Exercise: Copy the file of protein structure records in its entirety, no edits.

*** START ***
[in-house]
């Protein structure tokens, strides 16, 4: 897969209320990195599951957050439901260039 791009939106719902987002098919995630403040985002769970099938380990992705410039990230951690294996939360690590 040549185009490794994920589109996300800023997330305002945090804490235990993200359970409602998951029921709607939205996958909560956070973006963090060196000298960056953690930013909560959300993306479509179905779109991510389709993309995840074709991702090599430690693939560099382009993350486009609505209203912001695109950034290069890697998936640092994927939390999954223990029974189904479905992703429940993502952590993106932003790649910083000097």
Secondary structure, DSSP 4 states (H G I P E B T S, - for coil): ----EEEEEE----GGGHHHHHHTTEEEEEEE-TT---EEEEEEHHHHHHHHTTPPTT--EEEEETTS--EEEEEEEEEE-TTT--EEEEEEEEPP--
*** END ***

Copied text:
[in-house]
């Protein structure tokens, strides 16, 4: 897969209320990195599951957050439901260039 791009939106719902987002098919995630403040985002769970099938380990992705410039990230951690294996939360690590 040549185009490794994920589109996300800023997330305002945090804490235990993200359970409602998951029921709607939205996958909560956070973006963090060196000298960056953690930013909560959300993306479509179905779109991510389709993309995840074709991702090599430690693939560099382009993350486009609505209203912001695109950034290069890697998936640092994927939390999954223990029974189904479905992703429940993502952590993106932003790649910083000097």
Secondary structure, DSSP 4 states (H G I P E B T S, - for coil): ----EEEEEE----GGGHHHHHHTTEEEEEEE-TT---EEEEEEHHHHHHHHTTPPTT--EEEEETTS--EEEEEEEEEE-TTT--EEEEEEEEPP--